EDIT - To address your comment: My interpretation of this in the book that I referenced was that bringing in the geographic coordinate system even with the more precise Vincenty formula adds some error to the calculation. The author uses the Mississippi Transverse Mercator Coordinate system (MSTS) to calculate the Euclidean distance initially and treats that as the correct distance (+/-). We all know it is not "correct" since the datum and ellipsoid used provide a model only and this model is not ever going to be perfect. I believe it is treated in the book as the most accurate known way to calculate the distance without using surveying instruments on the ground. If no "more local" coordinate system is known, UTM would still give the best answer.

In that example the distances are measured in Kilometers and the error is about 0.1 Km even with the Vincenty formula (240.2 from MSTS vs. 251Km using Decimal Degrees converted to Radians vs. 240.6Km-Haversine vs. 240.1Km-Vincenty).

  • We started the discussion due to that we have a requirement where we are given the two points P1 and P2 and needed to extend the line they form with X (X > 10s of kms). This P3 is something that the user will look at and expect to be accurate to less than 1m. Our first implementation used a UTM cooridnate system and this is where we discovred that the UTM projection was not accurate enough for our requirement and we started discussing this things :) Our engineers have methods in their GIS deskop applications that have this feature "X km in a direction" where it is not using local projection. Commented Oct 14, 2016 at 15:12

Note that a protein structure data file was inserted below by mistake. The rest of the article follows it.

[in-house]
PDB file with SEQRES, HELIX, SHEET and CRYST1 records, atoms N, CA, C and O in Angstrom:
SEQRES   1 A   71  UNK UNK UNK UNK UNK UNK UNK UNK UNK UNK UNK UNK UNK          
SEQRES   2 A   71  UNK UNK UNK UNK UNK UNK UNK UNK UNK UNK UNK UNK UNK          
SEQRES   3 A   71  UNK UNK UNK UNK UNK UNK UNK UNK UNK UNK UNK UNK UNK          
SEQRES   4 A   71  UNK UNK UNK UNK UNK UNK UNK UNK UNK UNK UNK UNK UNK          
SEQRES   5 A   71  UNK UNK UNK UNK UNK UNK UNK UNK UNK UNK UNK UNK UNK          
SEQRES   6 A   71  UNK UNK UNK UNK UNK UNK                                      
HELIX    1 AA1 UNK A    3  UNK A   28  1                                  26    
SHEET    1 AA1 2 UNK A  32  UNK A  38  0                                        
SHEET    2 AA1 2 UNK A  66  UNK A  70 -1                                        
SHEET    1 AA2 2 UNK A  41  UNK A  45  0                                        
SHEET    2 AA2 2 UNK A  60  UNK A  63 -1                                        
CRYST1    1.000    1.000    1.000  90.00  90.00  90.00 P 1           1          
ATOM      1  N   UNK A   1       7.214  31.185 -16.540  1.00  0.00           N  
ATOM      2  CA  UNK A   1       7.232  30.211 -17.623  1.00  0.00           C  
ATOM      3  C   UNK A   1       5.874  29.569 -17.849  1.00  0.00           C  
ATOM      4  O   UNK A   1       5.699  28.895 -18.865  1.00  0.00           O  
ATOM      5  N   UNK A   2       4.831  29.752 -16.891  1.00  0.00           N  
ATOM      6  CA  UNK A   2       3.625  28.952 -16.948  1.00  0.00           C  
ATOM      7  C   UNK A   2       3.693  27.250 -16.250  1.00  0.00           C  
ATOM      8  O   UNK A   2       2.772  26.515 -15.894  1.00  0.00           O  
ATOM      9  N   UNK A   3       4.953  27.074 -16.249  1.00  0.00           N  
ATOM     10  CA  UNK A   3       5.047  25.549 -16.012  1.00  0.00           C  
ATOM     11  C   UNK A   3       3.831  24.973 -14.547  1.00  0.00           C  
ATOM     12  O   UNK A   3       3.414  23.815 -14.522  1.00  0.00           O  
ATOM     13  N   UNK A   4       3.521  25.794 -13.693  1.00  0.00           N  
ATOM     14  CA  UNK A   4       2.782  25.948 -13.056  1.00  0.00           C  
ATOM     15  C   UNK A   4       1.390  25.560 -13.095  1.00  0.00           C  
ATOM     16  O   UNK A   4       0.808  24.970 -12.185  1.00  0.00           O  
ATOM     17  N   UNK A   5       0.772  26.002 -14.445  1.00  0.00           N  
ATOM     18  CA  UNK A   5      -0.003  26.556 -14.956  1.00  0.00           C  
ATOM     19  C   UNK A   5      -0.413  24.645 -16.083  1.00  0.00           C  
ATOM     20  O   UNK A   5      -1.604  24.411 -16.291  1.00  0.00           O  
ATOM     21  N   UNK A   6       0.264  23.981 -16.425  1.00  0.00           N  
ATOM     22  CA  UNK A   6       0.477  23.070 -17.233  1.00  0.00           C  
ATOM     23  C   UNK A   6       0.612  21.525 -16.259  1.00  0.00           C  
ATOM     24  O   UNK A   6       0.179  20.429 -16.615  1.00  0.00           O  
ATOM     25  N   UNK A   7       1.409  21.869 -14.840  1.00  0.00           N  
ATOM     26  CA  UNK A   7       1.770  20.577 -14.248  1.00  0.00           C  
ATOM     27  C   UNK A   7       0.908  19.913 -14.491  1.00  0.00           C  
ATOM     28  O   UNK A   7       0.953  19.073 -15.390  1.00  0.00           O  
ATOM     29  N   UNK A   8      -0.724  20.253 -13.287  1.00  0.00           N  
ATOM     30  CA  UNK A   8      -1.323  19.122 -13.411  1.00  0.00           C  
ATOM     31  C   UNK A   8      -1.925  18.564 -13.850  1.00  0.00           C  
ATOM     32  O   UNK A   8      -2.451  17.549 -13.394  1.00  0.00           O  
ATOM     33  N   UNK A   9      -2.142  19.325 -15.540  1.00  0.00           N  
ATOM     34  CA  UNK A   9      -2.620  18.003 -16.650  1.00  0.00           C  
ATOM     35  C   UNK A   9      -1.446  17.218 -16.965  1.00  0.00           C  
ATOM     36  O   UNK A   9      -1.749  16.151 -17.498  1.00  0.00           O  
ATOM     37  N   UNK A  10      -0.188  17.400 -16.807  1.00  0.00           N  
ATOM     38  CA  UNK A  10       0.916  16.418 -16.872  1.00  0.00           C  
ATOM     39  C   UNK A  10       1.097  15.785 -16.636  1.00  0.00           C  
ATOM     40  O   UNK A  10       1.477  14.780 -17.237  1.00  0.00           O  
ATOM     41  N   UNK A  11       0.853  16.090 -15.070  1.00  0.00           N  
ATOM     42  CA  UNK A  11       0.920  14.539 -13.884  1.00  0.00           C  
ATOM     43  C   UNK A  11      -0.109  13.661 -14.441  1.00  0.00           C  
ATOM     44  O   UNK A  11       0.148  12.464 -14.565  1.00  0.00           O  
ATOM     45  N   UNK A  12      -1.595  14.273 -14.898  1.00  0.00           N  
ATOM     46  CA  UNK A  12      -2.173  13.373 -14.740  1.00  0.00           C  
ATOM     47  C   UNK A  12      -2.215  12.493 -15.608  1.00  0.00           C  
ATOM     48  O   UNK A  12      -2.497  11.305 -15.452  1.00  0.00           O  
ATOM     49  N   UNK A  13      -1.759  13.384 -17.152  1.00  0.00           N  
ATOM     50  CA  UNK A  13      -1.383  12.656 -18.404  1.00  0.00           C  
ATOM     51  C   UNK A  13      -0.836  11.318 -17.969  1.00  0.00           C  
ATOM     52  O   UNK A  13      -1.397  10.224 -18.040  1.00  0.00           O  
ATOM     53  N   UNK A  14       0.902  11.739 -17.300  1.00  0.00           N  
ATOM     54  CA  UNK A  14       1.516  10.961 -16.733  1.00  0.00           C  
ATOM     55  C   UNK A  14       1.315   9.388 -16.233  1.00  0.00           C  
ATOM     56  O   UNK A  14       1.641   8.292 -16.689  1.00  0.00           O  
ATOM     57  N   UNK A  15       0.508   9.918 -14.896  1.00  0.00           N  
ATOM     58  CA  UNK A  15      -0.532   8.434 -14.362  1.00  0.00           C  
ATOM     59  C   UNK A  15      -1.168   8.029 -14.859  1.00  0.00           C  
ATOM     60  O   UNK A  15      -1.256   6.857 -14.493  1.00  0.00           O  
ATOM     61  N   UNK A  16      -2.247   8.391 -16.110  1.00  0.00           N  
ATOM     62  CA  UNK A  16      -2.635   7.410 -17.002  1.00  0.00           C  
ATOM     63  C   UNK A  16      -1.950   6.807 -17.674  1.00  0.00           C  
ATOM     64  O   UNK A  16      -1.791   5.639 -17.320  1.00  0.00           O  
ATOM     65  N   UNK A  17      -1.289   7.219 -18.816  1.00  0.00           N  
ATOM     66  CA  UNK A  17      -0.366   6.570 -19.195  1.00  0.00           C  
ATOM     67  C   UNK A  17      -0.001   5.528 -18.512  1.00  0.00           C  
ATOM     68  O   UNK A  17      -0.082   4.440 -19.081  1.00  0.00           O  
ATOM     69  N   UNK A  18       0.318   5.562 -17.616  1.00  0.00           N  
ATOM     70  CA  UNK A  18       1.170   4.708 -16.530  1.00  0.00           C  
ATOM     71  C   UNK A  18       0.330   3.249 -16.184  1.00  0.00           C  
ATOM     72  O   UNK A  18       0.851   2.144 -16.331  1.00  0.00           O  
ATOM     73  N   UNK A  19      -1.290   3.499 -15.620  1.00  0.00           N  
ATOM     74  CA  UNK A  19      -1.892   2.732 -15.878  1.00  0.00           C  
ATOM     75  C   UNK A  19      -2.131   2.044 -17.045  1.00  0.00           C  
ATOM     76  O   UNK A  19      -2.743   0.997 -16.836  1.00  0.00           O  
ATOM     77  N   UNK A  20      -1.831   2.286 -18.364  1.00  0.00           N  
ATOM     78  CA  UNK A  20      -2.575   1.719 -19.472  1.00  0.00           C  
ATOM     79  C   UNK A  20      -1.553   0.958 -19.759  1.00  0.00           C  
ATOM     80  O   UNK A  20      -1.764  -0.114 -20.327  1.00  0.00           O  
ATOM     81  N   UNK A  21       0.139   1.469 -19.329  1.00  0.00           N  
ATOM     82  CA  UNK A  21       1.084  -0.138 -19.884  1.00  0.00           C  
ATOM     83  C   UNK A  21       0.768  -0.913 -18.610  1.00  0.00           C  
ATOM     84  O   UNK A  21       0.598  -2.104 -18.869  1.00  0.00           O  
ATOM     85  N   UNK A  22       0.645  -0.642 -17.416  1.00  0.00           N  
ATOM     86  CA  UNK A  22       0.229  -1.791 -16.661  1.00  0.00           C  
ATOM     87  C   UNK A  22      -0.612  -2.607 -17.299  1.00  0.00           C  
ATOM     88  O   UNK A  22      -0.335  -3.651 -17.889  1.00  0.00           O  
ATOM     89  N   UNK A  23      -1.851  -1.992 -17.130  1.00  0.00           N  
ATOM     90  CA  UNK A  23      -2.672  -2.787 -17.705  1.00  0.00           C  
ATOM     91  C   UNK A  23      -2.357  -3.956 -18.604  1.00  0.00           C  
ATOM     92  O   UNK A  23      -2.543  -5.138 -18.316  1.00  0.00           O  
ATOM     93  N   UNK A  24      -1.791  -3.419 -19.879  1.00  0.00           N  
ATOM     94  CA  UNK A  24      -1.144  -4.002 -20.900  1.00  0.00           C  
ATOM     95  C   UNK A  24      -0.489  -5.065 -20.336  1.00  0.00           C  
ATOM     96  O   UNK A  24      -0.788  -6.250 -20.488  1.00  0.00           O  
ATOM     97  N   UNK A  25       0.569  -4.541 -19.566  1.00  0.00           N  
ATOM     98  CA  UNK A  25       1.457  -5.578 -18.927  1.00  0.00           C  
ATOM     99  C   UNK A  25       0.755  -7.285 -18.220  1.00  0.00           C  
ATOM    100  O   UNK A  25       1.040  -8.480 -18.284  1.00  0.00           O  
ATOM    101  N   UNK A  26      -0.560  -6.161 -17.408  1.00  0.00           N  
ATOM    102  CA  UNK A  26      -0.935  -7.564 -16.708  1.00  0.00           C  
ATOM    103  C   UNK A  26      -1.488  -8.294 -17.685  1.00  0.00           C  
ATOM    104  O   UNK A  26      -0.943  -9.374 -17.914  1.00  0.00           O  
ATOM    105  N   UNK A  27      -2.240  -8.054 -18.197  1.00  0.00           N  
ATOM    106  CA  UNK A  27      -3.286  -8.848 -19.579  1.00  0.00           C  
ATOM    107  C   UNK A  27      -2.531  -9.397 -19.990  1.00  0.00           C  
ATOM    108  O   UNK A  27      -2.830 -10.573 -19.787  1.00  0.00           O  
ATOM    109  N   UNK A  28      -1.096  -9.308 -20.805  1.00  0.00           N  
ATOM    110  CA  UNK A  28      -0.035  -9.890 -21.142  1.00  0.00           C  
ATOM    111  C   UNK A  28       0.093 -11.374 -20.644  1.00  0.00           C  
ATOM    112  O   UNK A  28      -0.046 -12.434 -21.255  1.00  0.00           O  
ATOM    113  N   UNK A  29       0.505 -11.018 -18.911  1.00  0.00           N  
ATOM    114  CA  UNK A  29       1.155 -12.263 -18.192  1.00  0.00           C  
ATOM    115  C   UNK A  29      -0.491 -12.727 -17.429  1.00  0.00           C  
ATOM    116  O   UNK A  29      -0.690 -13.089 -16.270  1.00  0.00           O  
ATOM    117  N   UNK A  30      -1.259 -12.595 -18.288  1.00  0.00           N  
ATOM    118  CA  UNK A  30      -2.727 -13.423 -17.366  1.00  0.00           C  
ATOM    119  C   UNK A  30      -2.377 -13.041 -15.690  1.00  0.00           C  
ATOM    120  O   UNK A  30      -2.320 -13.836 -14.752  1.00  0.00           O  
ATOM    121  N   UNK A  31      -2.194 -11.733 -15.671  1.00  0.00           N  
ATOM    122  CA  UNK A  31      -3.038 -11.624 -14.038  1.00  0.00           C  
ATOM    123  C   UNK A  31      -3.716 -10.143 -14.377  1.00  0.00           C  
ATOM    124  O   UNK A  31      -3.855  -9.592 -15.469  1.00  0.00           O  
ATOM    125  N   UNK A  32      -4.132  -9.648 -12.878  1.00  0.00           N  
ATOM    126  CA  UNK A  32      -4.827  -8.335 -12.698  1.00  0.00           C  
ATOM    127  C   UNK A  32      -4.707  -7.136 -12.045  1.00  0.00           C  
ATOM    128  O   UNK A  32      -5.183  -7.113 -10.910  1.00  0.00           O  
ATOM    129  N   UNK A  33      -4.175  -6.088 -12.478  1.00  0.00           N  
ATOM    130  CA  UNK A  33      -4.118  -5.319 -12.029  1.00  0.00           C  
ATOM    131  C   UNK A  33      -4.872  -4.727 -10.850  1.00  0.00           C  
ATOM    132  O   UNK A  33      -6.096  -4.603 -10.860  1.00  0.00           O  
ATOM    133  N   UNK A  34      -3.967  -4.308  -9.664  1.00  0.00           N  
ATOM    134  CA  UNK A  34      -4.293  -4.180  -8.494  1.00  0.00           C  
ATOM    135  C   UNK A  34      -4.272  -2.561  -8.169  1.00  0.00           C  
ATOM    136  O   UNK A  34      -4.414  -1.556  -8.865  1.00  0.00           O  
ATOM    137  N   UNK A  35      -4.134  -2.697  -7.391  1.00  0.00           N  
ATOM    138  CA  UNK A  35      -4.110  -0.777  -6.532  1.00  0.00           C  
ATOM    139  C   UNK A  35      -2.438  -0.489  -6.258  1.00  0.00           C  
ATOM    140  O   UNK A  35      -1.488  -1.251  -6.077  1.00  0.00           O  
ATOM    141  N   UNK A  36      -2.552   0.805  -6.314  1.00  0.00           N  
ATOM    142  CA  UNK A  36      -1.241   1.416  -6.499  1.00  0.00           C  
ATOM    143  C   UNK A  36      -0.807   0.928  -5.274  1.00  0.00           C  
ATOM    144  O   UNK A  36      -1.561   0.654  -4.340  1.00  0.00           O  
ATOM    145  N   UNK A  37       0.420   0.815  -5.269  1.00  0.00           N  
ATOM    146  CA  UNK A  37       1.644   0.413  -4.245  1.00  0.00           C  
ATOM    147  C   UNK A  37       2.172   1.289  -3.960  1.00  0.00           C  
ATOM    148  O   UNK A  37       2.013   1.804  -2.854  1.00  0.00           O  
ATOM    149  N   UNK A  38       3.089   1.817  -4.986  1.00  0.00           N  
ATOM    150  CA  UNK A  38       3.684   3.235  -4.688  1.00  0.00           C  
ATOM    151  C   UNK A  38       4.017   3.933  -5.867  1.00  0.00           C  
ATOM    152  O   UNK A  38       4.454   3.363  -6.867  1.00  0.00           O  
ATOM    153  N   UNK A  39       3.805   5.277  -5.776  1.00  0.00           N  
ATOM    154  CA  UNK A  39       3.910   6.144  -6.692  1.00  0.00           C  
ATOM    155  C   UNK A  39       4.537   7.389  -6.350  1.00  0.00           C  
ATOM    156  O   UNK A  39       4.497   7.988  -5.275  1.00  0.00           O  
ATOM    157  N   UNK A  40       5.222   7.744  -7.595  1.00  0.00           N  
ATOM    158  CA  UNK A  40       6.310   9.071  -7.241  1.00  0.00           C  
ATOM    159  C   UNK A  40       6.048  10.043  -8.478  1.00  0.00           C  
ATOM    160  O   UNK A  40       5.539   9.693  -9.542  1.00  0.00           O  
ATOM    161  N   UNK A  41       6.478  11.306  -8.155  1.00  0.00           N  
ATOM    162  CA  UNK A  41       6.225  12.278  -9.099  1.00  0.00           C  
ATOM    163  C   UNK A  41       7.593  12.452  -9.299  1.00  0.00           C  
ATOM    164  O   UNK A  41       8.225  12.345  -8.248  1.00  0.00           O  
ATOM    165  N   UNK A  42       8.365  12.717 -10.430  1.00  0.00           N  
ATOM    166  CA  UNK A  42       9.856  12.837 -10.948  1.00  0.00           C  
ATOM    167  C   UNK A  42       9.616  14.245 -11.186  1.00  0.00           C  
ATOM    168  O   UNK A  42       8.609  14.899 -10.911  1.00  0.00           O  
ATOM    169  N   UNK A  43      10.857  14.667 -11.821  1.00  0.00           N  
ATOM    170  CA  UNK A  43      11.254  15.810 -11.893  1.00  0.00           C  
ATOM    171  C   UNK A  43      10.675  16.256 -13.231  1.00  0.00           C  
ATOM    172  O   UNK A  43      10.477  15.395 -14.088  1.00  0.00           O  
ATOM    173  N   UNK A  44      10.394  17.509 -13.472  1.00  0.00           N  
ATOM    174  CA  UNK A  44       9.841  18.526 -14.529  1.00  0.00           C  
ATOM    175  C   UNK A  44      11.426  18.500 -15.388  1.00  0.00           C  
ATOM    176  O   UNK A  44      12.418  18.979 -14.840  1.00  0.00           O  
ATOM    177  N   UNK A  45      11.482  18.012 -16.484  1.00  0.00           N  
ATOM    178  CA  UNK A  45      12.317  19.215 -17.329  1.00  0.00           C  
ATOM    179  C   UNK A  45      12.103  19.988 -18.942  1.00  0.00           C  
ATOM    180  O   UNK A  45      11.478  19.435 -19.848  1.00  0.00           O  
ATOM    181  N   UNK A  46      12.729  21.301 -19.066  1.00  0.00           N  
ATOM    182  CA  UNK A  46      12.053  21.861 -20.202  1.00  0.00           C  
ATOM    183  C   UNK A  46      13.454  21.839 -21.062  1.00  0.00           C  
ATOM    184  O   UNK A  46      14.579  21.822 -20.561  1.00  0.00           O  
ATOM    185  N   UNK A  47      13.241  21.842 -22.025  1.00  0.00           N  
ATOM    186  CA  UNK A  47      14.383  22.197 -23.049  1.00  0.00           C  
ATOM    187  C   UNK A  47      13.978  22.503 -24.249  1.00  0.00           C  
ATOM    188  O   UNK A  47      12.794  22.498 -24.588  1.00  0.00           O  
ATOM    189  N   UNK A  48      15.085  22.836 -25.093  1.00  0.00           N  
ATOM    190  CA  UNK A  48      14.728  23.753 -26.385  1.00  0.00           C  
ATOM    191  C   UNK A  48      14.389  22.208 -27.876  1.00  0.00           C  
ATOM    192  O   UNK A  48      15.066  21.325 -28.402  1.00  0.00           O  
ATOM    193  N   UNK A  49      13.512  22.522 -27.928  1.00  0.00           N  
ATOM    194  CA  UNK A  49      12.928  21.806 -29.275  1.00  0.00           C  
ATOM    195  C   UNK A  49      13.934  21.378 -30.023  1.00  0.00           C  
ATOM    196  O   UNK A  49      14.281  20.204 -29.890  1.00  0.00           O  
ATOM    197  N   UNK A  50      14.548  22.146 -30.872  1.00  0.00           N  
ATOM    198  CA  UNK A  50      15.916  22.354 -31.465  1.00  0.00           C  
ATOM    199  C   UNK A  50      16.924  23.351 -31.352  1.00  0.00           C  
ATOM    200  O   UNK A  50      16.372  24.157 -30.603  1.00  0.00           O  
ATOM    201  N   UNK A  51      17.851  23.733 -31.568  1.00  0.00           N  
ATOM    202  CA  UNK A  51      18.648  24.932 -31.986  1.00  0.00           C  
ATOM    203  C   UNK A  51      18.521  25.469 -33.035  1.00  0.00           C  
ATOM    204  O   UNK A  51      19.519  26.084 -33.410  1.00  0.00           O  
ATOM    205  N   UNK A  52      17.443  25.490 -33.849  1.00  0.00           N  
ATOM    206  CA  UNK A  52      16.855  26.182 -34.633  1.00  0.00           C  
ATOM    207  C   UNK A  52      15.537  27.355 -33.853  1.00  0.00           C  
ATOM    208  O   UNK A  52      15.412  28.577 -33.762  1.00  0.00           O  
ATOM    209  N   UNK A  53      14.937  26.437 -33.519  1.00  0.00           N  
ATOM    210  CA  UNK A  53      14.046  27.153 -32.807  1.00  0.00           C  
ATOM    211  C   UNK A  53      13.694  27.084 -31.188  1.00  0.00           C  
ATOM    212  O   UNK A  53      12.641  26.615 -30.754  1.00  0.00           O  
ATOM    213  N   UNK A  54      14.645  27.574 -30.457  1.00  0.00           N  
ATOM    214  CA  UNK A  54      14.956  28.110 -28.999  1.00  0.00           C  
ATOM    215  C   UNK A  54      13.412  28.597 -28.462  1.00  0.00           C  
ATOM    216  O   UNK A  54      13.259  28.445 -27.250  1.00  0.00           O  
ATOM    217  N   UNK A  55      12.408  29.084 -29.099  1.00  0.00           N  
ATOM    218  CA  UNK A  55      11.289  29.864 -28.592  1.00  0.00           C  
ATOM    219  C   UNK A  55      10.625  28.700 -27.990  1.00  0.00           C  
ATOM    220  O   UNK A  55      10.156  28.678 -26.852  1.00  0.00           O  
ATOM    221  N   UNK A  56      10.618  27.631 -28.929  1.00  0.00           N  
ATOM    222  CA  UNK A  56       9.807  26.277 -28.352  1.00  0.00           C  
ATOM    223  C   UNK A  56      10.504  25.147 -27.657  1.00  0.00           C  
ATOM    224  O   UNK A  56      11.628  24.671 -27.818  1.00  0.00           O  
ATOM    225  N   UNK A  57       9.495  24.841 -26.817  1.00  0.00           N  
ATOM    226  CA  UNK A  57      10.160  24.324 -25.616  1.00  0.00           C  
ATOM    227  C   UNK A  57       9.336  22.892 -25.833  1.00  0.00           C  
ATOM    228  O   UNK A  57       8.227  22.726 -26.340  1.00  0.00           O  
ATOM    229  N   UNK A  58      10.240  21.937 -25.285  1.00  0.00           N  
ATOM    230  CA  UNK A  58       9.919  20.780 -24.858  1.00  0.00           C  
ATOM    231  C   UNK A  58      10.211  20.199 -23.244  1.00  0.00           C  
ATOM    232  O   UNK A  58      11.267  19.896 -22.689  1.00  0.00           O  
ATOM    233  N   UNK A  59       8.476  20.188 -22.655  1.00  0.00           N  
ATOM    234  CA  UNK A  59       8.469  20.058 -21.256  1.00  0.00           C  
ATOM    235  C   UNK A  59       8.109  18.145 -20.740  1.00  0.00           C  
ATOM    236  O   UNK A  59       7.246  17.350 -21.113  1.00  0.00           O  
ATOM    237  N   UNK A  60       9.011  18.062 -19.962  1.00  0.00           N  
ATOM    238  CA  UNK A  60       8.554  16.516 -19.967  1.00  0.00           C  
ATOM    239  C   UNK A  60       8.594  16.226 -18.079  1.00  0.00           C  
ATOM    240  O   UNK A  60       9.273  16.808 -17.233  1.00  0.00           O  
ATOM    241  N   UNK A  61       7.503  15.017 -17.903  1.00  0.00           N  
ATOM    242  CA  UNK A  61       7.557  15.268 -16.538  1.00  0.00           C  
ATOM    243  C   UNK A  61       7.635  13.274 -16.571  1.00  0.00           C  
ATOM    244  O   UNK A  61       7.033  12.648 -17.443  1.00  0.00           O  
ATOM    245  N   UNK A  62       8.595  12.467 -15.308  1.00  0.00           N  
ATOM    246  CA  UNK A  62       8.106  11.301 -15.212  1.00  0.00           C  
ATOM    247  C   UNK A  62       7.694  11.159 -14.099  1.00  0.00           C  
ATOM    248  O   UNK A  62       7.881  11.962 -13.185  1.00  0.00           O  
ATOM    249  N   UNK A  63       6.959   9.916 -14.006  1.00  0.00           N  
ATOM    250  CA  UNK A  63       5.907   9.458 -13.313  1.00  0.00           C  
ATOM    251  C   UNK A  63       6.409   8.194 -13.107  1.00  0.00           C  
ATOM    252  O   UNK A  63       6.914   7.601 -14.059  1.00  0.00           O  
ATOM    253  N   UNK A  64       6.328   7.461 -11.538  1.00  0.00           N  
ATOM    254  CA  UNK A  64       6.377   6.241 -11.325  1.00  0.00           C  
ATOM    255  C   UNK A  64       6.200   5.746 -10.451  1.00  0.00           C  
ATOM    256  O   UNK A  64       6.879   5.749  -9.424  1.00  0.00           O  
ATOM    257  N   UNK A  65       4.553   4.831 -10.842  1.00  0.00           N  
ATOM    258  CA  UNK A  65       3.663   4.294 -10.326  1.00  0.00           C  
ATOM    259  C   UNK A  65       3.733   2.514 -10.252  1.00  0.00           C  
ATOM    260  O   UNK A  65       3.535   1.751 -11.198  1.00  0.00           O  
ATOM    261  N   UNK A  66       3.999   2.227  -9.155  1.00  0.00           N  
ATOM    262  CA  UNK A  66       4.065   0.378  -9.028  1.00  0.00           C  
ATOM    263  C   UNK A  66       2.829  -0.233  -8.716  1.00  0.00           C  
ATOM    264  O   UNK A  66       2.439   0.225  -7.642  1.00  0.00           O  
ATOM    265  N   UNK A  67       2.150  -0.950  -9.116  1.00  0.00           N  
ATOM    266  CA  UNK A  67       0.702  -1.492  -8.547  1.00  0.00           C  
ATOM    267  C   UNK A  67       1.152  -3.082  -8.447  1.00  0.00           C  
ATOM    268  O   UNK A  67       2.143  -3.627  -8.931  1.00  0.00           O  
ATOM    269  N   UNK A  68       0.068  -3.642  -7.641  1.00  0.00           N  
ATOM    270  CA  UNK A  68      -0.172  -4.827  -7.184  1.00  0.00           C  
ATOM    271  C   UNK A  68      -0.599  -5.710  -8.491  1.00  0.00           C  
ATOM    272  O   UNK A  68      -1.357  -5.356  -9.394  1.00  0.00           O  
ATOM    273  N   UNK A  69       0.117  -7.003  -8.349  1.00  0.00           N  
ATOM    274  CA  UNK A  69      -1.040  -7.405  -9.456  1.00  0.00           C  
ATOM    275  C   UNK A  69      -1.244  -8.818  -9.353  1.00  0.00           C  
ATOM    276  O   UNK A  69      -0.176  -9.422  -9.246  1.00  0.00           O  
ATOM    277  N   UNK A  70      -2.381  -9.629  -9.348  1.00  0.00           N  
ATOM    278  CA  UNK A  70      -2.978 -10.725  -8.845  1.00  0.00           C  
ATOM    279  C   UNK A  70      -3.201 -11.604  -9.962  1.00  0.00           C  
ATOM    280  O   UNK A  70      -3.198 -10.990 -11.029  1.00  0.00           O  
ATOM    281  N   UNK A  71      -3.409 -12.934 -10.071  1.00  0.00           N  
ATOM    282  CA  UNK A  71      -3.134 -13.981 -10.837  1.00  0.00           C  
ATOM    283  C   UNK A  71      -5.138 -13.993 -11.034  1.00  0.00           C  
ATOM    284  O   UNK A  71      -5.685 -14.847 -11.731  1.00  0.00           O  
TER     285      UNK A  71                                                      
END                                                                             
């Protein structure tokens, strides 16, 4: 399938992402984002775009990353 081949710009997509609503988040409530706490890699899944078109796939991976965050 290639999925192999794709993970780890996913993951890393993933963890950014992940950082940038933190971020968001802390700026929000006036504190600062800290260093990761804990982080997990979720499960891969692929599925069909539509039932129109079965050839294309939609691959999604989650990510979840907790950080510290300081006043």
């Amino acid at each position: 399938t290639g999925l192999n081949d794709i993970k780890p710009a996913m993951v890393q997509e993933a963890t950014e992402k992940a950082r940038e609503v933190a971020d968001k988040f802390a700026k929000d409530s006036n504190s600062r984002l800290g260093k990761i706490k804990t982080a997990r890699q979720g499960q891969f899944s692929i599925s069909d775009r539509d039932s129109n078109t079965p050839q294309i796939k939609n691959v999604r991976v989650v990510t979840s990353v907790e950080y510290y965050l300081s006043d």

• Could you comment on, using Haversine or Vincenty, does those provide a better measurement than a a general UTM coordinate system for places where a "very local" projection is not known? Commented Oct 14, 2016 at 15:14
  • Thanks, so my next step would be to find out which vincenty/haversine implemention the GIS desktop application uses (we are using global mapper) and then I am correct to argue that extending the line P1P2 by X in local coordinate system (UTM) would be more accurate towatch the real world over using geodesic measurments by vincenty/haversine function? (Since I dont have the years of experience in this I just need to make the argument very clear such I can make the correct decision for our development). Much appreciated for the feedback you provide Commented Oct 14, 2016 at 17:12
  • That is my understanding. Your 3082.372235 is probably about as good as you can get. Commented Oct 14, 2016 at 17:19
  • 1
    Be careful with statements about "equidistant" projections minimizing distance distortions. They cannot perform magic; they only preserve distances in some directions.
    – Martin F
    Commented Oct 18, 2016 at 19:28

For others to use, we did the following in ol3. Creating a local projection allowed us to have similar area/length calculations as if we was using great circle calculations. Here is our code for creating a local projection.


import ol = require("openLayers");
import proj4 = require("proj4");


export function createLocalProjection(projkey: string, center_wgs84: number[], buffer_meter: number) {
    proj4.defs(projkey, `+proj=tmerc +lat_0=${center_wgs84[1]} +lon_0=${center_wgs84[0]} +x_0=0 +y_0=0 +towgs84=0,0,0,0,0,0,0 +units=m +vunits=m +no_defs`);

    var newProj = ol.proj.get(projkey);
    var fromLonLat = ol.proj.getTransform('EPSG:4326', newProj);
    let center = fromLonLat(center_wgs84);
    let extent = [center[0] - buffer_meter, center[1] - buffer_meter, center[0] + buffer_meter, center[1] + buffer_meter];

    return newProj;